Real-life bottom of the employment barrel?

“Hello! Would you like some pizza?”

The woman stops her shopping cart with a lurch and studies me. Her gaze starts at my head—baseball cap with product logo, smiling face, name badge—and rests on my table, laden with coupons and steaming slices of take-and-bake Sicilian pies.

I can tell she’s a dieter. Free samples are her caloric nemeses. “I don’t want any pizza!” she declares, smiling victoriously.

“OK! Have a good day!” I chirp.

I’m scanning the supermarket aisle for more customers when she leans over and sneers, “So, how do you like your job?”

Clearly, she considers supermarket promotions the bottom of the employment barrel, and she’s not alone. I once drove 30 minutes to work a soda promotion in Roseville, listening to morning-radio comedian Adam Carolla riff about the pathetic nature of my job the entire way. “That’s one step above the guys who stand on the corner waving signs!” he said, entourage cackling in the background.

So when this customer asks how I like my job, she’s telling me she’s got the upper hand—in pizza consumption and in life. I shrug and admit the truth: “I love my job.”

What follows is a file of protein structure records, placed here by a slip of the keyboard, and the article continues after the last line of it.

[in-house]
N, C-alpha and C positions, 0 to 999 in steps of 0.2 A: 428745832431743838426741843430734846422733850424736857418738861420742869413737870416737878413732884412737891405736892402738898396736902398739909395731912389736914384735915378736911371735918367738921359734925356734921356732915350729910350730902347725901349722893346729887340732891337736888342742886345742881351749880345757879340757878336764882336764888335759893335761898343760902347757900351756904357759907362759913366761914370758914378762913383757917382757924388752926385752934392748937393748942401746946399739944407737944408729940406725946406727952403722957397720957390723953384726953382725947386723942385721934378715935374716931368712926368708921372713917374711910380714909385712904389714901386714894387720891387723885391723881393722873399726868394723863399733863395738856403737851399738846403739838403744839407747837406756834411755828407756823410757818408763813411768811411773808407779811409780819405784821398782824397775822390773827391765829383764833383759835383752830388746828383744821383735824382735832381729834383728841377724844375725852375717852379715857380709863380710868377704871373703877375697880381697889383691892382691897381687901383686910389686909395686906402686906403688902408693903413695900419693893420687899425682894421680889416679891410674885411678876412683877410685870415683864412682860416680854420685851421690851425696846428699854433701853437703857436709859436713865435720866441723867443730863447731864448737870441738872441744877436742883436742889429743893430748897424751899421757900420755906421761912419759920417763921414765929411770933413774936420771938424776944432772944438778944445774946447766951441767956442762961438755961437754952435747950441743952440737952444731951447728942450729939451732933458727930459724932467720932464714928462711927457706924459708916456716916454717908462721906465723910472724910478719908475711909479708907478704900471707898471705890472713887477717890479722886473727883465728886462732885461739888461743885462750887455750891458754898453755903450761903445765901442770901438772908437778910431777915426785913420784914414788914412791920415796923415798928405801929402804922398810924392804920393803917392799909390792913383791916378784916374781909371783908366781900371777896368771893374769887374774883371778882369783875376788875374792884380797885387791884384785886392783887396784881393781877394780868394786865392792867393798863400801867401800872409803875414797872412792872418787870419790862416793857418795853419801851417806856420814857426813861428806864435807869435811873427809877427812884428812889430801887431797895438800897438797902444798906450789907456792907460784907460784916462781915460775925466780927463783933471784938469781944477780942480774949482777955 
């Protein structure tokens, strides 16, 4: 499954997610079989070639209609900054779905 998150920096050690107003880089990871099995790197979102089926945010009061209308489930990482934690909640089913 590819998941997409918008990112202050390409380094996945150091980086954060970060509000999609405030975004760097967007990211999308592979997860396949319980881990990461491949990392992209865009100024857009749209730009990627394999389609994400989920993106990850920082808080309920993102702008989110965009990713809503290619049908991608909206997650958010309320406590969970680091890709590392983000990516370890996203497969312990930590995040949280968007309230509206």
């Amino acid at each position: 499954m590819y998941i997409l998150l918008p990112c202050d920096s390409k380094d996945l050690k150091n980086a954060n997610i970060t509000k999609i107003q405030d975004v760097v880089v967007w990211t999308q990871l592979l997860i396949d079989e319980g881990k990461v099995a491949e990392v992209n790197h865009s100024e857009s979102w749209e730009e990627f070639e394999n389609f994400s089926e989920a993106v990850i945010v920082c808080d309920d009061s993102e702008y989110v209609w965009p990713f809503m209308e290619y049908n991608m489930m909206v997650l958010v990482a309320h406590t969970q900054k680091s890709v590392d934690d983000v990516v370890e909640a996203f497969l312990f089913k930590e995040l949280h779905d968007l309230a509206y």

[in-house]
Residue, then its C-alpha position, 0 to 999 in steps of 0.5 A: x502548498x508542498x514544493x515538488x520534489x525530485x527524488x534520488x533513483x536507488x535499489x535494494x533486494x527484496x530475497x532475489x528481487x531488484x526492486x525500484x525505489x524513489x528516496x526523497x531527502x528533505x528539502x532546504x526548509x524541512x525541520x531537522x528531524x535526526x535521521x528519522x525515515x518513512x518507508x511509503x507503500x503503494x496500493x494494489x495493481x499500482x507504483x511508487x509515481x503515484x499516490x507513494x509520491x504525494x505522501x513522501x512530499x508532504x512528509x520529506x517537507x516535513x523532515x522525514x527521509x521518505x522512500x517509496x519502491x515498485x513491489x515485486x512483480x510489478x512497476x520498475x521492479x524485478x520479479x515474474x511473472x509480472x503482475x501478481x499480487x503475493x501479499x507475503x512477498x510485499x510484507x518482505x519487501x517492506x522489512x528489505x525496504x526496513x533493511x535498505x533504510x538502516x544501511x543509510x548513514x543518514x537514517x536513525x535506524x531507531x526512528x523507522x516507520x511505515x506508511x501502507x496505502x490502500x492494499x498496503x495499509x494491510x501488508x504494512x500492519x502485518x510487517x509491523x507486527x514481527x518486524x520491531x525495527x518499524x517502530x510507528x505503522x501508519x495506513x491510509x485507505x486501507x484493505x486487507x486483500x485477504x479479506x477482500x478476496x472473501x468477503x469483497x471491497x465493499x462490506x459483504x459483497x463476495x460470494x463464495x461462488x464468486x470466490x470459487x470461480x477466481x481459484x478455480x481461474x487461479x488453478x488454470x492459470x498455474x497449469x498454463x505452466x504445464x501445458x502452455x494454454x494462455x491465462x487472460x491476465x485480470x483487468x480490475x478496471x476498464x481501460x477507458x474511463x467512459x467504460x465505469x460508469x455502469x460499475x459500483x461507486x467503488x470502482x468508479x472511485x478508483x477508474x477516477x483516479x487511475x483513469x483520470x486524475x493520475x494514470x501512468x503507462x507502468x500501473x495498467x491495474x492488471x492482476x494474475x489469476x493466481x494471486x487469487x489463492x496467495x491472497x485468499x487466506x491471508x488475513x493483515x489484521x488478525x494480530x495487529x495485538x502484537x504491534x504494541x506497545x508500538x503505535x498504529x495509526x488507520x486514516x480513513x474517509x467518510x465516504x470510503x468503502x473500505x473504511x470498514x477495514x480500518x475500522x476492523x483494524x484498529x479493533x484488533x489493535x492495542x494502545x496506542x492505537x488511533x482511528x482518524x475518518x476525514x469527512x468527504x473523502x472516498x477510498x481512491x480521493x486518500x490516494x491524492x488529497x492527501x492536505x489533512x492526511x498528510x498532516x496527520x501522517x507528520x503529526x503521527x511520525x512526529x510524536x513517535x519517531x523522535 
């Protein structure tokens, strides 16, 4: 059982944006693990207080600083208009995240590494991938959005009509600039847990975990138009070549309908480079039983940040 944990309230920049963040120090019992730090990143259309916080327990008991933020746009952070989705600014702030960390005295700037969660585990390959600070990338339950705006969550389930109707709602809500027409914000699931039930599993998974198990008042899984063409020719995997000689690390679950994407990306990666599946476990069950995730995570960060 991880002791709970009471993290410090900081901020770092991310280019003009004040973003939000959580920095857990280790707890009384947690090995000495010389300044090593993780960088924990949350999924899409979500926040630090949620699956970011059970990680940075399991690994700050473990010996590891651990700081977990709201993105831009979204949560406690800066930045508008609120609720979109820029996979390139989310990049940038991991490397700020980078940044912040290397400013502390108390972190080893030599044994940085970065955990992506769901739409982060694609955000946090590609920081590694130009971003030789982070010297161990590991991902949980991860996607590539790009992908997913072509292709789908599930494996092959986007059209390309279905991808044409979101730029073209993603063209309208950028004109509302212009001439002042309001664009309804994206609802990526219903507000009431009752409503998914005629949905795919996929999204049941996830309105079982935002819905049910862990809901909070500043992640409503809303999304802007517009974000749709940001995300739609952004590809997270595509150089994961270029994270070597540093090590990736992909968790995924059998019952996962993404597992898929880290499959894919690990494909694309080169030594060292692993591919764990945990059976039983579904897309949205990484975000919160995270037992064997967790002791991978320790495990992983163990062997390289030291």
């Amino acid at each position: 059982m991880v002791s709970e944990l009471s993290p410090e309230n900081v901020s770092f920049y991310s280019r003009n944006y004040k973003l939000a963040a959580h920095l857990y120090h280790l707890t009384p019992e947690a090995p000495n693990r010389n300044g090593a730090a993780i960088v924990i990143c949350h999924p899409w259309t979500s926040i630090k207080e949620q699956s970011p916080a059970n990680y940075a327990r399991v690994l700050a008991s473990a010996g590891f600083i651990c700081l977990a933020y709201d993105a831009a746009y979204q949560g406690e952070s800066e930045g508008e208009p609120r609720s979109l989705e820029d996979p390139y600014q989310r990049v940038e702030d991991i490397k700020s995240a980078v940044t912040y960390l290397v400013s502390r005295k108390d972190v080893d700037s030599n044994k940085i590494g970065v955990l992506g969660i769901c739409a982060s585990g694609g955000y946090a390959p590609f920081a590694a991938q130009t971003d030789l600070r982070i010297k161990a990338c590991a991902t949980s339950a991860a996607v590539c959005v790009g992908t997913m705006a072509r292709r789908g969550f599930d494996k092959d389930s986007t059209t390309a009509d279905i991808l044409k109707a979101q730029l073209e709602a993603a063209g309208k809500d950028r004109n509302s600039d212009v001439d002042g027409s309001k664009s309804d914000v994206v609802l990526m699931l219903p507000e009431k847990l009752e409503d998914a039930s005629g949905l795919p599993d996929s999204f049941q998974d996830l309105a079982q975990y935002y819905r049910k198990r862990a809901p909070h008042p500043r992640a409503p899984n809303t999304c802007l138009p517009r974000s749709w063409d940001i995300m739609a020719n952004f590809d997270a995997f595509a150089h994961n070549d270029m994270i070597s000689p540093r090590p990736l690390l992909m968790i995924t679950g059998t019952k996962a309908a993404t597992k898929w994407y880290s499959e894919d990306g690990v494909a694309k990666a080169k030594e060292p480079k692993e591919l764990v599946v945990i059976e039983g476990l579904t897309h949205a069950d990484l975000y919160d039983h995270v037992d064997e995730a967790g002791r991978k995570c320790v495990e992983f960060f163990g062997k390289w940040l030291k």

She rolls her eyes and shoves her cart toward the yogurt section. She doesn’t believe me.

Maybe you don’t, either, but look at my workday: I’m paid to stand around an air-conditioned store listening to Hall & Oates and Earth, Wind & Fire on the PA system. I manage no one and nobody supervises me. I bought 12 pizzas with someone else’s money, and I surprise people with free slices. Most are happy to see me, delighted to get something for nothing.

Honestly, I’ve worked much harder for much less money. Pay varies, but I often earn more per hour for supermarket promotions than any other job I’ve had (including SN&R arts and entertainment editor). People use promotions work to support acting careers, writing projects and startup companies. The pay is good, the schedule is flexible and the leftovers stock your kitchen between paychecks.

Of course, standing in public interacting with everyone who passes has its hazards. One customer repeatedly snuck up behind me to “test my reflexes.” Creepy men offer to warm me up when I shiver in the ice-cream aisle. I hear about everybody’s dietary restrictions. Gas, diabetes, indigestion—nothing’s too personal for the coupon girl.

I’m a conversational hostage, but sometimes it’s a great conversation. Once, an African man walked by holding an unfamiliar vegetable. This exotic tuber was often the only thing his family had to eat when he was growing up. He didn’t like it then, but now he can’t get enough.

His kids won’t touch it. “They even take vegetables off their pizzas!” he said. After a decade in America, the picky-eater concept still puzzles him. It’s as strange as someone in a store overflowing with food, getting paid to give it away.